Advance with MUSC Health

Brain Stimulation Shows Success in Helping Patients Quit Smoking

Advance With MUSC Health
November 04, 2022
A woman breaks a cigarette in an effort to stop smoking.
Can stimulating your brain help you stop smoking?

Sometimes the best-laid plans go up in smoke. 

Anyone who’s ever tried to quit smoking — and failed repeatedly — knows the feeling of defeat and frustration. 

Whether they try the nicotine patch, oral medications, hypnosis or cold turkey, some just can’t overcome the addiction to nicotine, which has been compared to heroin for its seemingly indomitable grip on users.

A treatment at MUSC Health offers hope with a procedure that targets the area of the brain that controls impulsive thoughts and behaviors. 

Dr. A.J. Manett is an assistant professor of psychiatry who works with MUSC Health's Brain Stimulation Service 
Dr. A.J. Manett

“Using transcranial magnetic stimulation (TMS), a form of brain stimulation, doctors have been able to help patients quell the urge to smoke,” says Dr. A.J. Manett an assistant professor of psychiatry who works with MUSC Health’s Brain Stimulation Service

Approved by the FDA in 2020 as a method to help smokers quit smoking, TMS targets the prefrontal cortex, located near the forehead, with a series of electromagnetic pulses.

The TMS Smoking Cessation Program includes 18 sessions, lasting 25 to 30 minutes, over a six-week period. Each treatment session includes three phases: an initial provocation, followed by brain stimulation and ending with counseling, Dr. Manett says. 

“The initial provocation triggers a patient’s craving to smoke. This is typically done by having the patient watch videos of people smoking, or by having the patient hold a cigarette in their hand. Once the patient feels a strong craving, we start the TMS treatment session, which lasts about 18 minutes, and then follow up with brief counseling.”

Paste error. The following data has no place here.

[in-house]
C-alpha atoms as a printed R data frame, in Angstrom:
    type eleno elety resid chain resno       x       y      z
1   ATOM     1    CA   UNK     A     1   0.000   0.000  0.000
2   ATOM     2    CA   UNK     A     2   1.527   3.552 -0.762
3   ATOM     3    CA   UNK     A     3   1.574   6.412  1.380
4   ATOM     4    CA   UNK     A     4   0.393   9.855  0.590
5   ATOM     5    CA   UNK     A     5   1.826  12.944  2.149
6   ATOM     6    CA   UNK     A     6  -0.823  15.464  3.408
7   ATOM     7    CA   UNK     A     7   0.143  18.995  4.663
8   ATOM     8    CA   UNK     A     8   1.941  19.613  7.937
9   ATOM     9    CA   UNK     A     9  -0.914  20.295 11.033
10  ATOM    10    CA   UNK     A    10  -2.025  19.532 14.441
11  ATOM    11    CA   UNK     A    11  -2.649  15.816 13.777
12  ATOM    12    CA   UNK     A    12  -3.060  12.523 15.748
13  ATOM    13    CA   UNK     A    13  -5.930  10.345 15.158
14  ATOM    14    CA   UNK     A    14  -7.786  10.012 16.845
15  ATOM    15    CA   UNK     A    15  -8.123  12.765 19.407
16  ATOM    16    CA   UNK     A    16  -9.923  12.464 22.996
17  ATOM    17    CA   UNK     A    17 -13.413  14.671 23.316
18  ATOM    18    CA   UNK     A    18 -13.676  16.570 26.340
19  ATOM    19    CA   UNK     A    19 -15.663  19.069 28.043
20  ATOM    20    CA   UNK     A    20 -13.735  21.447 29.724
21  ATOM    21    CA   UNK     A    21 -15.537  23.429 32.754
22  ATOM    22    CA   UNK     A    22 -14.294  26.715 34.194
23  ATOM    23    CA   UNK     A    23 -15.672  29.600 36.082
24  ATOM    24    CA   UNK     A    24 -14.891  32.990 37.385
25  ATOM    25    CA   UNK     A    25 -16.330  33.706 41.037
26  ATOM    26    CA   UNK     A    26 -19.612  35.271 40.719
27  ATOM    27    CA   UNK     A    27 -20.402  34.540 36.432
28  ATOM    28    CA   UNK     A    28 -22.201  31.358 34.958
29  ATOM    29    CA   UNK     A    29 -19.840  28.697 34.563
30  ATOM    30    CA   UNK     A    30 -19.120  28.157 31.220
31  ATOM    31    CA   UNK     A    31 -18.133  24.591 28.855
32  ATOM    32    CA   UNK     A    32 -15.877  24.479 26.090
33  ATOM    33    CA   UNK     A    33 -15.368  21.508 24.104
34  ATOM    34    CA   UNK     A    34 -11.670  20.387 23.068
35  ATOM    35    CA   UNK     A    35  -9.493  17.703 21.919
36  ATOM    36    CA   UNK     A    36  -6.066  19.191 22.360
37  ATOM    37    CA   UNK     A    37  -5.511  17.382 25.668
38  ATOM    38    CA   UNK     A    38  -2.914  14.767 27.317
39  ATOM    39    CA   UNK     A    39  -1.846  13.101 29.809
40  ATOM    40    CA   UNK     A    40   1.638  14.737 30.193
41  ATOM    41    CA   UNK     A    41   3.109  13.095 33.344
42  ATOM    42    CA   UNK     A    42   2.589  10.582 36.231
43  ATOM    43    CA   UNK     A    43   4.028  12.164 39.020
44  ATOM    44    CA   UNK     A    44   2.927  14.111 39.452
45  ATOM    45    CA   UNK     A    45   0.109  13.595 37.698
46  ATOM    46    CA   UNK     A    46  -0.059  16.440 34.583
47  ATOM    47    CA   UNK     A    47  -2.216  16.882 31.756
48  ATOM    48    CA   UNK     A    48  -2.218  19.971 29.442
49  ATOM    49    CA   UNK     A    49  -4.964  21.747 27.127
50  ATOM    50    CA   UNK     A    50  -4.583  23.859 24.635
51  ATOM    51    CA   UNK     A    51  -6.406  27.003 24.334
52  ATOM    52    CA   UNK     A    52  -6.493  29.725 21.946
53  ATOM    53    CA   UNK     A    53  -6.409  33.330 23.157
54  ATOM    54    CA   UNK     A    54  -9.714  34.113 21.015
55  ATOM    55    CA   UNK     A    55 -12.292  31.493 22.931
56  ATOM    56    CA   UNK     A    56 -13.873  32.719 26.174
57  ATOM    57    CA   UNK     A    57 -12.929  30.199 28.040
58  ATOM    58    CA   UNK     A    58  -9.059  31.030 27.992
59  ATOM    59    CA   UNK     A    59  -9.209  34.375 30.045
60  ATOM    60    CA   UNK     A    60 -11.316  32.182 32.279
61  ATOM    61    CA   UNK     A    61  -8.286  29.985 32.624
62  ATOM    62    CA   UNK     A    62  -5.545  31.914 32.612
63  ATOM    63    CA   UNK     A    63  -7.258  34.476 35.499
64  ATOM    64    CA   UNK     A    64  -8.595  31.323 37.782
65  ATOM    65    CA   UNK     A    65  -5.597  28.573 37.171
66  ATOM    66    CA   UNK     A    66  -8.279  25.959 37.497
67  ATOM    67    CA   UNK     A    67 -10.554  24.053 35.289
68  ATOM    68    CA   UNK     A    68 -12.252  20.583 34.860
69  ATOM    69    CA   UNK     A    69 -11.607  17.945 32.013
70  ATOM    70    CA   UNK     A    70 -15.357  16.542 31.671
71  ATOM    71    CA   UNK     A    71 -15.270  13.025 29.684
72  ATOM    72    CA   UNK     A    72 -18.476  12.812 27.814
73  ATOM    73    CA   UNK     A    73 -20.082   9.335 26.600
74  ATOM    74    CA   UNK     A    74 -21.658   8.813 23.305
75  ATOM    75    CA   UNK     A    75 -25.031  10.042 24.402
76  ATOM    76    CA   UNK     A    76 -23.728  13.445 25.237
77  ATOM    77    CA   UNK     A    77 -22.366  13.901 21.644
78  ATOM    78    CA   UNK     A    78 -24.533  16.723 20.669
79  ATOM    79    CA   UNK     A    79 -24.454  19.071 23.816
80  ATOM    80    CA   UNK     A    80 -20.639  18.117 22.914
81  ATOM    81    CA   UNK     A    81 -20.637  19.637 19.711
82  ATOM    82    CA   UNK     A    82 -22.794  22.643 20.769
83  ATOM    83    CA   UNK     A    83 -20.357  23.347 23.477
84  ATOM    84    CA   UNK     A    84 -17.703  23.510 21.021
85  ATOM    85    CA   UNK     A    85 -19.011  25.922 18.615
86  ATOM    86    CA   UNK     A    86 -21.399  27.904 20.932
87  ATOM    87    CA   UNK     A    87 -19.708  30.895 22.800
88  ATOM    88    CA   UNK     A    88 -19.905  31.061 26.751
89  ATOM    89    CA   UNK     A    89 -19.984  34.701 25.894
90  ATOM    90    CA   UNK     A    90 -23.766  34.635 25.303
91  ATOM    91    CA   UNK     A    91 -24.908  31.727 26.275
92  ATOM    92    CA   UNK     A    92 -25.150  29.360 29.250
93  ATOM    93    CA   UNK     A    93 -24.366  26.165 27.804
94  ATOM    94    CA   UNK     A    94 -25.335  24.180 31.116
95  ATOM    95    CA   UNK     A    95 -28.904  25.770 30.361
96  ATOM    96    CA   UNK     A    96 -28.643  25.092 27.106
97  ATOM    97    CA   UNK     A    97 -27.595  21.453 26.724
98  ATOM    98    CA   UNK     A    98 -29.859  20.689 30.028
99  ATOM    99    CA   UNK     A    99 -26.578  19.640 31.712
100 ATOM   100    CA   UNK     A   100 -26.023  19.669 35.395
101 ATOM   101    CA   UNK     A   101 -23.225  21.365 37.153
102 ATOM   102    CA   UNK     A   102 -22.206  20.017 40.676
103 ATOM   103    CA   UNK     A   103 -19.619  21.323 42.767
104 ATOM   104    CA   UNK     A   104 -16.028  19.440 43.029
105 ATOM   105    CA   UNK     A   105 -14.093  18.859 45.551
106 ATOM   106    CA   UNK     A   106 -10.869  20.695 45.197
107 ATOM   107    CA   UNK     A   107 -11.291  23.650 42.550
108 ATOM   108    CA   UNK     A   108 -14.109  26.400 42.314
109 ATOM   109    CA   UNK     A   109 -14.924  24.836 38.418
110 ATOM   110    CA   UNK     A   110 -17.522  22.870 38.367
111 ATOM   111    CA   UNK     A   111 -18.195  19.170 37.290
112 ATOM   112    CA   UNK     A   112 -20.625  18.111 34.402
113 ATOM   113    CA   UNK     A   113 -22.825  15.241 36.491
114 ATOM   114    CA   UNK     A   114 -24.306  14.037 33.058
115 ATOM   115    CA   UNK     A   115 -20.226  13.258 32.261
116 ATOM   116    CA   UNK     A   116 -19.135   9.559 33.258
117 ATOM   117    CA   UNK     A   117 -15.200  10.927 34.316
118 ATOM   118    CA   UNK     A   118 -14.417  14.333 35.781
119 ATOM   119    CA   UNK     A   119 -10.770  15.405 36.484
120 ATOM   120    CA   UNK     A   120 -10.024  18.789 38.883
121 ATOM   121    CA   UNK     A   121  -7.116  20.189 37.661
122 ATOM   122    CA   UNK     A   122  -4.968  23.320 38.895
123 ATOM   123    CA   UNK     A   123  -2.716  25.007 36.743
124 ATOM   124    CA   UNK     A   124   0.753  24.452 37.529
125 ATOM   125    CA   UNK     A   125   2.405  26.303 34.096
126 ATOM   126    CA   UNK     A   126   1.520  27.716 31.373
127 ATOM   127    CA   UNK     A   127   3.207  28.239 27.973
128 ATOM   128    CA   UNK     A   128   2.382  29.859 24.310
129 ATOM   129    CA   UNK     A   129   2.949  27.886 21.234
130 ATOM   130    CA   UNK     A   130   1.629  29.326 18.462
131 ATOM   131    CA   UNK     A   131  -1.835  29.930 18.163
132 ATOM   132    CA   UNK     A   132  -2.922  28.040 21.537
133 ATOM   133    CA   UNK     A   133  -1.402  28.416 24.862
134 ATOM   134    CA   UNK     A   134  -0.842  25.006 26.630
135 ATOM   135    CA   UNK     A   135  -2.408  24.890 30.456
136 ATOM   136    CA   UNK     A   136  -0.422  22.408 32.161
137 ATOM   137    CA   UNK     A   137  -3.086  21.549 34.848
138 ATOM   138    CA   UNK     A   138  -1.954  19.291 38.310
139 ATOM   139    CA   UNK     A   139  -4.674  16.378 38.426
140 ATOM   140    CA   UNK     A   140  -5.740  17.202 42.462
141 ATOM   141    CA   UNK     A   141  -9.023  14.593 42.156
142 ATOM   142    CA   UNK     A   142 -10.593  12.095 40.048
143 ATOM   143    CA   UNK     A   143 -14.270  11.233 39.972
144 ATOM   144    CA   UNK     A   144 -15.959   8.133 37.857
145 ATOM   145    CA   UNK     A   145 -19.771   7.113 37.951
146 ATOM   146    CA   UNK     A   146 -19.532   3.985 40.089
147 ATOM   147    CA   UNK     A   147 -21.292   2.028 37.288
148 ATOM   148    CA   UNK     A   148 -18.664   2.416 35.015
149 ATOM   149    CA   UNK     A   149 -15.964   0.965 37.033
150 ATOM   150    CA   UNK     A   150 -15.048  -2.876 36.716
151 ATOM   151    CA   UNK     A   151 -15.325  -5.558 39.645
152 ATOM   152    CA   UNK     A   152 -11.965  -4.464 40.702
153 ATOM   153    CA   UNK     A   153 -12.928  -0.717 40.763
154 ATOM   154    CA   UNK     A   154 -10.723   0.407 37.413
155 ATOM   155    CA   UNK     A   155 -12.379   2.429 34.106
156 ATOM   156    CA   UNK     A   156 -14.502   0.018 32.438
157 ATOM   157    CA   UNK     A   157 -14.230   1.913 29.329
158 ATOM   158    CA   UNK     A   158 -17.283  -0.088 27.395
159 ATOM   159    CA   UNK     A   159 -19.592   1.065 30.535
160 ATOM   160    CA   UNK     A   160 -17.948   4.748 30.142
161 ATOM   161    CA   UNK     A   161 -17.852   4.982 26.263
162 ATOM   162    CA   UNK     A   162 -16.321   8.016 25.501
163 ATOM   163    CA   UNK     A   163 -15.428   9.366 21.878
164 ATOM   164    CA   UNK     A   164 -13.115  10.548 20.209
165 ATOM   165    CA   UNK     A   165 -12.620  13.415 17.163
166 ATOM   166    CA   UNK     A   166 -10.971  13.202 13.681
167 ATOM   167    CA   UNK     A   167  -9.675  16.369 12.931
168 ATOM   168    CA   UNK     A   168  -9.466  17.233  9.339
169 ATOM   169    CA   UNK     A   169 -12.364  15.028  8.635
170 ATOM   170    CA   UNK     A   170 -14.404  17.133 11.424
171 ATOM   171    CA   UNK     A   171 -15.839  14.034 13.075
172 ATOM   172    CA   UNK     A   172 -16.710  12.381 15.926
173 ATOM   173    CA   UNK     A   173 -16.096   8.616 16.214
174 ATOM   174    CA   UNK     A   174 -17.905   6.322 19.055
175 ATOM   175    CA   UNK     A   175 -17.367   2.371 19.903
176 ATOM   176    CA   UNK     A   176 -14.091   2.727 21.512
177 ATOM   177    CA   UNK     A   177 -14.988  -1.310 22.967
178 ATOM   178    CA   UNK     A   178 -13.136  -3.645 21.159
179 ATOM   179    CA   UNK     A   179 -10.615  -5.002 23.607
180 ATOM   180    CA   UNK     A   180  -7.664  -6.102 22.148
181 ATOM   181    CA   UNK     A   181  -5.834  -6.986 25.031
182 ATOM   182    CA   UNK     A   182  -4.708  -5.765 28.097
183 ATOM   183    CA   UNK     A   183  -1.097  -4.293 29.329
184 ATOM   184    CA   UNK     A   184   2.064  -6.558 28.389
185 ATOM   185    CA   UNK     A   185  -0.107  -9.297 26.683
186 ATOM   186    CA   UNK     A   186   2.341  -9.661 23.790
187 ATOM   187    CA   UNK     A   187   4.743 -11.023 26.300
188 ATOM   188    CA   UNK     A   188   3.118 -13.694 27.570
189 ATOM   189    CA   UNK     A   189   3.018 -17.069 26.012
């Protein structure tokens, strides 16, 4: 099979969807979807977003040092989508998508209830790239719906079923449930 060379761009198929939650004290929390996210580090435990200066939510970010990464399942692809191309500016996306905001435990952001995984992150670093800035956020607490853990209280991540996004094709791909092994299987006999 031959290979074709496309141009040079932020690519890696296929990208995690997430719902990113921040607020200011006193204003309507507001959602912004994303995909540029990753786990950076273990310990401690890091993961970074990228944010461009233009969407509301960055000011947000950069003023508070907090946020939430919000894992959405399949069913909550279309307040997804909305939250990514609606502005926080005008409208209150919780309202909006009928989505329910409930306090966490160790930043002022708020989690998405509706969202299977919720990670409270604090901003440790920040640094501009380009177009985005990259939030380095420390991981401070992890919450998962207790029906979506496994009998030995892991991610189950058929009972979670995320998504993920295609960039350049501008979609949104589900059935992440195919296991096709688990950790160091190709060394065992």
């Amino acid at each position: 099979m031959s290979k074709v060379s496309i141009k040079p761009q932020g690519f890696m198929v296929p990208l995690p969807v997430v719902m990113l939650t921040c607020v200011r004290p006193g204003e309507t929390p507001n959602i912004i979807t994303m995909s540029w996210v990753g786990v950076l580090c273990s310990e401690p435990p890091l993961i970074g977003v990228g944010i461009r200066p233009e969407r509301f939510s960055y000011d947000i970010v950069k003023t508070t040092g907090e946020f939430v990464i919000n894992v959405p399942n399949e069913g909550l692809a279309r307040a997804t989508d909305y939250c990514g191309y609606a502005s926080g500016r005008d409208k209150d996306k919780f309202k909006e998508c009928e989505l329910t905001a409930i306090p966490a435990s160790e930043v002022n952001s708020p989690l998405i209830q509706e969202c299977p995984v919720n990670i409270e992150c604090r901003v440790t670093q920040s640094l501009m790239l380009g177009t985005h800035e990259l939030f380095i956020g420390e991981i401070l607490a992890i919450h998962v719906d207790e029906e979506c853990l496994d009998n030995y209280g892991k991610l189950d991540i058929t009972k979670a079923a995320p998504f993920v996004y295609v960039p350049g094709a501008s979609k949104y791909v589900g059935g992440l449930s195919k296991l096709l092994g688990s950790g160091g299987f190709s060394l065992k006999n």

On the first day, the patient is fitted with a special fabric cap with Velcro straps, to be worn in subsequent sessions. The head is measured and markings are made on the cap to identify the precise regions to be targeted with the electromagnetic pulses. No imaging or biofeedback is required at any time during the treatments. Moreover, since only a specific part of the brain is treated, the patient has no lingering side effects elsewhere in the body that often accompany medications.

“Patients just wear the cap and the helmet during the sessions,” Dr. Manett says. “The device can be noisy, so we provide ear plugs. Sometimes patients will describe a tapping or a poking sensation on their scalp, but the treatment is not painful and is well tolerated.” 

While TMS as a treatment for smokers is new, TMS itself is not new. It’s been around for nearly 40 years and has emerged as an important treatment for multiple brain disorders in the past 15 years, Dr. Manett says.  

“It operates on the idea that the parts of the brain that control our emotions, memories and behavior are collections of circuits and aren’t that different from electronic wiring. Sometimes it works just fine; other times the wiring is faulty. The goal of TMS is to use electromagnetic pulses to train these brain circuits to act differently to provide relief for our patients.”

The treatment can be successful for patients, even if they have not been able to quit in the past using medications. “We treated someone in his 40s who had begun smoking at age 13 and smoked two packs per day for his entire adult life,” he says. “He had tried – and failed – every other method of treatment to quit smoking. By the time he had completed the program, he was nicotine free, and has been for over a year.” 

Dr. Manett says the studies for this FDA-approved treatment show that more than 25% of adults who smoked a pack a day were able to quit smoking by the end of TMS treatments and had a four-week, continuous quit rate. Among those who couldn’t quit, their average number of weekly cigarettes dropped from 132 to 30. Less than 10% of smokers who used other means to quit are successful.  

Nationwide, about 15% of the population smoke cigarettes. The percentage is higher in the Southeast, Dr. Manett says. Smoking is related to one-fourth of all deaths in people 35 and older.

The TMS Smoking Cessation Program offers a new and safe option for smokers who want to quit.

“What’s really exciting about TMS is that people often feel like they have tried all kinds of treatment before and feel like nothing has worked to help them on the road to recovery. With TMS for smoking cessation, we have a new way to treat this addiction that is more effective than what we could offer in the past.”


To make an appointment with Dr. Manett on the MUSC downtown campus, call 843-792-5716.